underlyi ng pr o bl ems associated with these dynamics.
5. Community Response and the
Development of a Responsive Social Policy
The Coalition of Voluntary Mental Health Agencies (the
Coalition) consid ers that its primary task is to ensure th at
New York’s community mental health care system pro-
vides adequate care for the people it is meant to serve.
The Coalition’s member agencies serve more than
250,000 clients in almost all the communities and
neighborhoods of our country’s most diverse city.
The Coalition is a child of deinstitutionalization. New
York State began its deinstitutionalization program in
part because advocates and policy makers recognized
that people with mental illness deserved better than to
languish in huge, impersonal hospitals. Deinstitutionali-
zation implied not only fiscal savings, but also a promise
—still unfulfilled—that clients discharged from psychi-
atric hospitals would receive adequate care upon their
return to their communities. The Coalition was born to
address the failure of communities to p rovide that care.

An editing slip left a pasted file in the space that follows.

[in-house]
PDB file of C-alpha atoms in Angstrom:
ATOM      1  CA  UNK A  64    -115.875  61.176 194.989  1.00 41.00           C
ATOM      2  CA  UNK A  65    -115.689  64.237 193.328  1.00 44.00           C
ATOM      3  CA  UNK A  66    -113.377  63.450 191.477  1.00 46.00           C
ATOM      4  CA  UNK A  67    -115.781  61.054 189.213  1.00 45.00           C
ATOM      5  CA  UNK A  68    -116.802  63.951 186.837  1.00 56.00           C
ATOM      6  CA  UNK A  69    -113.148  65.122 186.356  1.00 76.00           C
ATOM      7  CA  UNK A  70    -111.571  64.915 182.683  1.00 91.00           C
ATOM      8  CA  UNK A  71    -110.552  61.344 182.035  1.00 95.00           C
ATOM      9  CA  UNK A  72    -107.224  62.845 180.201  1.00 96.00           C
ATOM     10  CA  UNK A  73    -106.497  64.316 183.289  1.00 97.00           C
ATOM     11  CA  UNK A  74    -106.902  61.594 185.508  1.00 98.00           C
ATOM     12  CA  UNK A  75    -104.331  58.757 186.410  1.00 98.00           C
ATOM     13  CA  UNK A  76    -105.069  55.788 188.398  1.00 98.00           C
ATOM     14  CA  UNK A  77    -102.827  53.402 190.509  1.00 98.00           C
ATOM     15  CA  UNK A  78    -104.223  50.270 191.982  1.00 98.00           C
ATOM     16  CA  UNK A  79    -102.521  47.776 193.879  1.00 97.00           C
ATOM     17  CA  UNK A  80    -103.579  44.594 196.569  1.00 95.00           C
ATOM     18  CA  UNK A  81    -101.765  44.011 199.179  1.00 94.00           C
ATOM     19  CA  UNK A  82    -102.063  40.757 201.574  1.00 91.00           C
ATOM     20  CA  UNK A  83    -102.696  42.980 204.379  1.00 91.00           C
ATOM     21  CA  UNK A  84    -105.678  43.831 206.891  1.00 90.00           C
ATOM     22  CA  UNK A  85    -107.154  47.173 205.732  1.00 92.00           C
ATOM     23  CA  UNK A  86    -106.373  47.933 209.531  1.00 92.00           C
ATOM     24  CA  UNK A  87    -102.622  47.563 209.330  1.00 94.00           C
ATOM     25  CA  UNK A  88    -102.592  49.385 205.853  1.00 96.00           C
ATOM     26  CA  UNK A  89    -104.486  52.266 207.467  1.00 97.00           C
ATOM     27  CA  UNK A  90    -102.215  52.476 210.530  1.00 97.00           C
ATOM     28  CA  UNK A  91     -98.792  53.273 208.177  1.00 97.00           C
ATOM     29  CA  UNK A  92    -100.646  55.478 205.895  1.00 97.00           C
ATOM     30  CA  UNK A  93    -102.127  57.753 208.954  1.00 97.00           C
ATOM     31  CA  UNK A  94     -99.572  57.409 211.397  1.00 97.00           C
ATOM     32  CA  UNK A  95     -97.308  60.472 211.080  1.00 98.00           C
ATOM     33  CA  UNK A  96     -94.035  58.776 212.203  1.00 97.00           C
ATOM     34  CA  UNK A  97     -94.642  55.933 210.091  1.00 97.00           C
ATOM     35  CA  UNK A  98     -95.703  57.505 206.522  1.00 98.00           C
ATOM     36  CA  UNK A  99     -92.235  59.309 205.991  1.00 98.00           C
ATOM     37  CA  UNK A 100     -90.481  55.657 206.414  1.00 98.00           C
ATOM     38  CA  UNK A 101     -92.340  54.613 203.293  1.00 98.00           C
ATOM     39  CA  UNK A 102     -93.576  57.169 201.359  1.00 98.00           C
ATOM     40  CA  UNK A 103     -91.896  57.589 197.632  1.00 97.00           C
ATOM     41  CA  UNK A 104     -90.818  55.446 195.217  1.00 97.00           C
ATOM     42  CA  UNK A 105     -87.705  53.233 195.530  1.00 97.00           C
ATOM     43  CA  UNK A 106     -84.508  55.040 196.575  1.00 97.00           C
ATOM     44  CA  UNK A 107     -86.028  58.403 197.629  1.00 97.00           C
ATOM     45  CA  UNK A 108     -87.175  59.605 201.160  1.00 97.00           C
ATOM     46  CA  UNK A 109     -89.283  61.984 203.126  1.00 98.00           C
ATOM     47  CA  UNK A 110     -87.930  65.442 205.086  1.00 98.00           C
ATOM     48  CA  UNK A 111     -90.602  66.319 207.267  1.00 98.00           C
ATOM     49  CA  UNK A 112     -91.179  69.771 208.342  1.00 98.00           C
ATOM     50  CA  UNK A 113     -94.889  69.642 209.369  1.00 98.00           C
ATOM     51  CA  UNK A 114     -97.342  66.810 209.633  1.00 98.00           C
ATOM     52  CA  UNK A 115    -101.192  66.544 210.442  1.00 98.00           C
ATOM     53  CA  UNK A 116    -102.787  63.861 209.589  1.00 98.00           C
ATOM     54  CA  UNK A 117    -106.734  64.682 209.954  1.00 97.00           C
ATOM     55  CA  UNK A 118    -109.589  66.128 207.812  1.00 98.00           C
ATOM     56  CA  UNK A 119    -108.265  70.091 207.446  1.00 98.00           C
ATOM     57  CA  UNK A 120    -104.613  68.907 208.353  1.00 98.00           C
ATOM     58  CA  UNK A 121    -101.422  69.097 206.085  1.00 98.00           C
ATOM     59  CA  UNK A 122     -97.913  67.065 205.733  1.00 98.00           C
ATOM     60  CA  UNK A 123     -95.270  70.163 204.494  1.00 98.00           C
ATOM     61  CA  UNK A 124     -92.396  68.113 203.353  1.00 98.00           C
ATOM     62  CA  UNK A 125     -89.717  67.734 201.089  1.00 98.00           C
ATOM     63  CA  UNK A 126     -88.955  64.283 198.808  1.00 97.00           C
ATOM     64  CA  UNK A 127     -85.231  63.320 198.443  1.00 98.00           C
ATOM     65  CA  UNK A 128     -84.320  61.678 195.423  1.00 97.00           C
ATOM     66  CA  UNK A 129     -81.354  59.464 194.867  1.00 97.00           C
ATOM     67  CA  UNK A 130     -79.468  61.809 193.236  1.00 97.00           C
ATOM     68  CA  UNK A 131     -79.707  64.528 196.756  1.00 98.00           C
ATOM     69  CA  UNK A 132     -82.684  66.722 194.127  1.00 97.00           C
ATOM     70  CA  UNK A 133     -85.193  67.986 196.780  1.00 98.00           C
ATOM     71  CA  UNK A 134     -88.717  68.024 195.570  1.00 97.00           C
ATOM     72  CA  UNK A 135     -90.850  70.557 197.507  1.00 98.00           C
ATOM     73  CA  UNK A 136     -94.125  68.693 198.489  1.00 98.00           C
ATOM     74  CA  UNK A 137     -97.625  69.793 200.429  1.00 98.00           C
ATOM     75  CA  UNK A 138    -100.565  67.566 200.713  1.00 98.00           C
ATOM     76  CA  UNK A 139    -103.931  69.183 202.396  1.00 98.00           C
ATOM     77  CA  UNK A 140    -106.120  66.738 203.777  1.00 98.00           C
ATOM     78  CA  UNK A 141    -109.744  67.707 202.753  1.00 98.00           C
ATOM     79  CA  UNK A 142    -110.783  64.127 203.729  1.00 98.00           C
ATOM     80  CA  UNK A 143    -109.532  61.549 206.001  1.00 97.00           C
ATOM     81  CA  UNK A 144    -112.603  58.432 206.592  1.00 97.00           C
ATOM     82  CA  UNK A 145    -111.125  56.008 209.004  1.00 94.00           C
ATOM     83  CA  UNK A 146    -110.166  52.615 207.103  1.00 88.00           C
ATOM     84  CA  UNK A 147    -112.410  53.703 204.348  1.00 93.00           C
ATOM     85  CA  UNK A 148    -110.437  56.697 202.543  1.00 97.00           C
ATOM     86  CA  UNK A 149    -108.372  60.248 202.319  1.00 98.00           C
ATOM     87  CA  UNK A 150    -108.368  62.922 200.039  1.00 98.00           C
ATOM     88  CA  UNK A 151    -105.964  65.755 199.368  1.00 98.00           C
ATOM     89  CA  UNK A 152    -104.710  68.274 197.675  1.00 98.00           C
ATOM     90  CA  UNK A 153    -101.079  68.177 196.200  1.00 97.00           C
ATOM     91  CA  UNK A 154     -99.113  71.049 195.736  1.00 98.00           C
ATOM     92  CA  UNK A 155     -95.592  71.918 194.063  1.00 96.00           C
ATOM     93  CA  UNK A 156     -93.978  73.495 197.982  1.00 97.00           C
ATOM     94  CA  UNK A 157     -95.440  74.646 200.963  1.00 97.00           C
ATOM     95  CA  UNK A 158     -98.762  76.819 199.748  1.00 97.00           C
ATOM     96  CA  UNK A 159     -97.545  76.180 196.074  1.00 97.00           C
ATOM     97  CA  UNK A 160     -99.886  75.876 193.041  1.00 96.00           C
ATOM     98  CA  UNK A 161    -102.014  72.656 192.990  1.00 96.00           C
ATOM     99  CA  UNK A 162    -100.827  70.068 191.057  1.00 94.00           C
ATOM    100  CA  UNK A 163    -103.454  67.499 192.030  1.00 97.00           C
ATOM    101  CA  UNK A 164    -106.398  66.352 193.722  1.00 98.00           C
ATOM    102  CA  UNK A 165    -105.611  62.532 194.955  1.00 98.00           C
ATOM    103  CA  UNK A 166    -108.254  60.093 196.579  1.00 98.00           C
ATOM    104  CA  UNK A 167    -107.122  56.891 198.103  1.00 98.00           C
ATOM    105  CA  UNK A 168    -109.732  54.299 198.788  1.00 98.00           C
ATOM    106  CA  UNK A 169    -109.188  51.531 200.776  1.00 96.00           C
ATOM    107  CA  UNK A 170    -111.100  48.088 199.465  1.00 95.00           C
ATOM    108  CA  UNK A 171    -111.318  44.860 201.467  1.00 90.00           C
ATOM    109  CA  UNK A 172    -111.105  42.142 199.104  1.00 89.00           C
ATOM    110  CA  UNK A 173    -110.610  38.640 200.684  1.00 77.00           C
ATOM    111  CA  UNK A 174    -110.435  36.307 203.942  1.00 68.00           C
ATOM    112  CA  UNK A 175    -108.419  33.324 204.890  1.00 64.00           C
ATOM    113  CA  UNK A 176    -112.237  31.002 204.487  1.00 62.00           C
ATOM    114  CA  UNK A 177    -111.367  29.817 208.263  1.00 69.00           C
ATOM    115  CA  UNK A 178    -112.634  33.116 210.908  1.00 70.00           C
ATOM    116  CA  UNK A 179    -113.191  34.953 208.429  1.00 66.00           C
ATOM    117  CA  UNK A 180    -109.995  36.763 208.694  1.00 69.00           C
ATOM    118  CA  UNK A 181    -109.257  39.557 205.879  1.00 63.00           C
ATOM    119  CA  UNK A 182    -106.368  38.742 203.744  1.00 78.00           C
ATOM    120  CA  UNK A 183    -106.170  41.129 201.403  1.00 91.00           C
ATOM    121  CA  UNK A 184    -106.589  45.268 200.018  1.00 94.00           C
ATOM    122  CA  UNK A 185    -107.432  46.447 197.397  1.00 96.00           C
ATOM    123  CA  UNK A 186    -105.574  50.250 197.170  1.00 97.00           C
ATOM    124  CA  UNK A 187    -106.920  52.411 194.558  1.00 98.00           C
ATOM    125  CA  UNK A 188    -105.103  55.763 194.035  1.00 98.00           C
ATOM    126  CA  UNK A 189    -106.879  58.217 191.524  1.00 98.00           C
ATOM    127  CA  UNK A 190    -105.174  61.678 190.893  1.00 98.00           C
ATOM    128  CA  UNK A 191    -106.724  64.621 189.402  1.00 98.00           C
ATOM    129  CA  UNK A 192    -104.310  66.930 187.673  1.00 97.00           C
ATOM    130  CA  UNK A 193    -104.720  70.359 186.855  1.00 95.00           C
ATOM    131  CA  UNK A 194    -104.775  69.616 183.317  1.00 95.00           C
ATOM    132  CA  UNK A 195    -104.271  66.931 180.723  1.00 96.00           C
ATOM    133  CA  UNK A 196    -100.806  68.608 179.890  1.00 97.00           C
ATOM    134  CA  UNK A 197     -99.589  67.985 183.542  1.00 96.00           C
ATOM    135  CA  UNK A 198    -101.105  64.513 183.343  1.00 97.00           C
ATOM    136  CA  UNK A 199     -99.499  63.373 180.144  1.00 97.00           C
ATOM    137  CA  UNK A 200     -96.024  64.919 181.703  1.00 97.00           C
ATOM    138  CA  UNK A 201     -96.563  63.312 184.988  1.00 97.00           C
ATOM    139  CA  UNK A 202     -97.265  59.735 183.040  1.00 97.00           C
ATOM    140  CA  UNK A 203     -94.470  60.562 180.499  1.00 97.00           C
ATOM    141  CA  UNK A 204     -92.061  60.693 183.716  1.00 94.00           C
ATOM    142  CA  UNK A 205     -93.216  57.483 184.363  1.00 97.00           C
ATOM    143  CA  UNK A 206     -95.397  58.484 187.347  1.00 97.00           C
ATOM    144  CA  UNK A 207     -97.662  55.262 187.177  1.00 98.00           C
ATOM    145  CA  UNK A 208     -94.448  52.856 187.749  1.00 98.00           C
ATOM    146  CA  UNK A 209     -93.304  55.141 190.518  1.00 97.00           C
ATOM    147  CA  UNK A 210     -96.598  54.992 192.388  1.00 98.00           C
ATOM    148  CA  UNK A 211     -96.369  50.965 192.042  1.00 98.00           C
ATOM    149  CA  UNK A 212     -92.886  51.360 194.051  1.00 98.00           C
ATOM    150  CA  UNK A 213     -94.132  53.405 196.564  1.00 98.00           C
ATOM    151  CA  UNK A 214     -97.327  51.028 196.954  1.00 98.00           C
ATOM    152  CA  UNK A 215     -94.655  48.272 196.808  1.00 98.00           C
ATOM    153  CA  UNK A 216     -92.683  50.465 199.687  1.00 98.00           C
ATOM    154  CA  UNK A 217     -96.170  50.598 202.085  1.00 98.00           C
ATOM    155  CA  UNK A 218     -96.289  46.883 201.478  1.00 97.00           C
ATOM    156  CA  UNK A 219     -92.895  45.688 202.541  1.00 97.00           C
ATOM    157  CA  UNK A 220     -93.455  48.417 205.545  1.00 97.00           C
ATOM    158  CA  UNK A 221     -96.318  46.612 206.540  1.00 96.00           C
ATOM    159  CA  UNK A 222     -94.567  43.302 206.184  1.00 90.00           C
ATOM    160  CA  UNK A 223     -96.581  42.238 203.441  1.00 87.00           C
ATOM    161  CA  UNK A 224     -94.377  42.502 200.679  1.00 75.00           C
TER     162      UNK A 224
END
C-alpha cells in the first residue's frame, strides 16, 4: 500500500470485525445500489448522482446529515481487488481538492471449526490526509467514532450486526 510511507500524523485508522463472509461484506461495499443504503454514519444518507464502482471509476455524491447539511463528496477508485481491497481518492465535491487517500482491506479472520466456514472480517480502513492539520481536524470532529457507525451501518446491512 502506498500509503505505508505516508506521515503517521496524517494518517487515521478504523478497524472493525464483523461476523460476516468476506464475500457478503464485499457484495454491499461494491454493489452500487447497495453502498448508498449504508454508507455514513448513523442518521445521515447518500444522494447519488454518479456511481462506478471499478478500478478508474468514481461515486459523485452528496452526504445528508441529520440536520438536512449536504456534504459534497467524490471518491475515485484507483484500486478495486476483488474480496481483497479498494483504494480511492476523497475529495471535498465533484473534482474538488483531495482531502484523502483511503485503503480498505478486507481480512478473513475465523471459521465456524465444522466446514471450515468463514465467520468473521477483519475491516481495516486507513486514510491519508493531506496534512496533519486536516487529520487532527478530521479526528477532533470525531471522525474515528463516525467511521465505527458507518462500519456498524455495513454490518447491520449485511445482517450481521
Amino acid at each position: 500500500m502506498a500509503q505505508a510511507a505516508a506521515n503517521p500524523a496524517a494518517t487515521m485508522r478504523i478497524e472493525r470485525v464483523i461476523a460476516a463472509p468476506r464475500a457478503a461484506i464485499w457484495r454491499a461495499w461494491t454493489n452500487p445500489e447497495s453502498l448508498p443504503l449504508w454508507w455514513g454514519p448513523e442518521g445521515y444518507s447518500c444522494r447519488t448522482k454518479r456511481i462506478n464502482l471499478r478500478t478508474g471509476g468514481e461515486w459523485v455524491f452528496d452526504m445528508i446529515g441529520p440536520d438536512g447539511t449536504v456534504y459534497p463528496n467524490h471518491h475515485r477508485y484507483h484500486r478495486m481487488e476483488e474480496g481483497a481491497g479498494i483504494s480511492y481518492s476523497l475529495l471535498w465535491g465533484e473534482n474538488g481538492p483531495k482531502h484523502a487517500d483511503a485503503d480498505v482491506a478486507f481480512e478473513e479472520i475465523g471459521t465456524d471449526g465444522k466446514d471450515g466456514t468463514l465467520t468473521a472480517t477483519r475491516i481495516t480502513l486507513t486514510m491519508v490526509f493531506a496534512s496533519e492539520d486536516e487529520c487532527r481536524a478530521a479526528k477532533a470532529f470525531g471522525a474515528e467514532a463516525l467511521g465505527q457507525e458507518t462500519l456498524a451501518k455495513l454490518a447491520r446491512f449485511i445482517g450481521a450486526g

Toward the end of January 1999, the Coalition held a
meeting to address the issues raised by the Webdale/
Goldstein tragedy. Its spokesperson and executive direc-
tor, Phillip Saperia, claimed that:
For Andr ew Golds tein, it se ems we tra ded a hu ge state
hospital for an 8 × 10 basement room along with alter-
nating hospital readmission and outpatient clinic treat-
ment. Andrew is not blameless in this tragedy, but nei-
ther is the State of New York. This was not, as some
have suggested, an act so random as to be unavoidable.
While we cannot prev ent ev ery traged y, we k now how to
guard against catastrophes like this one. We know that
integrated, assertive, coordinated community-based treat-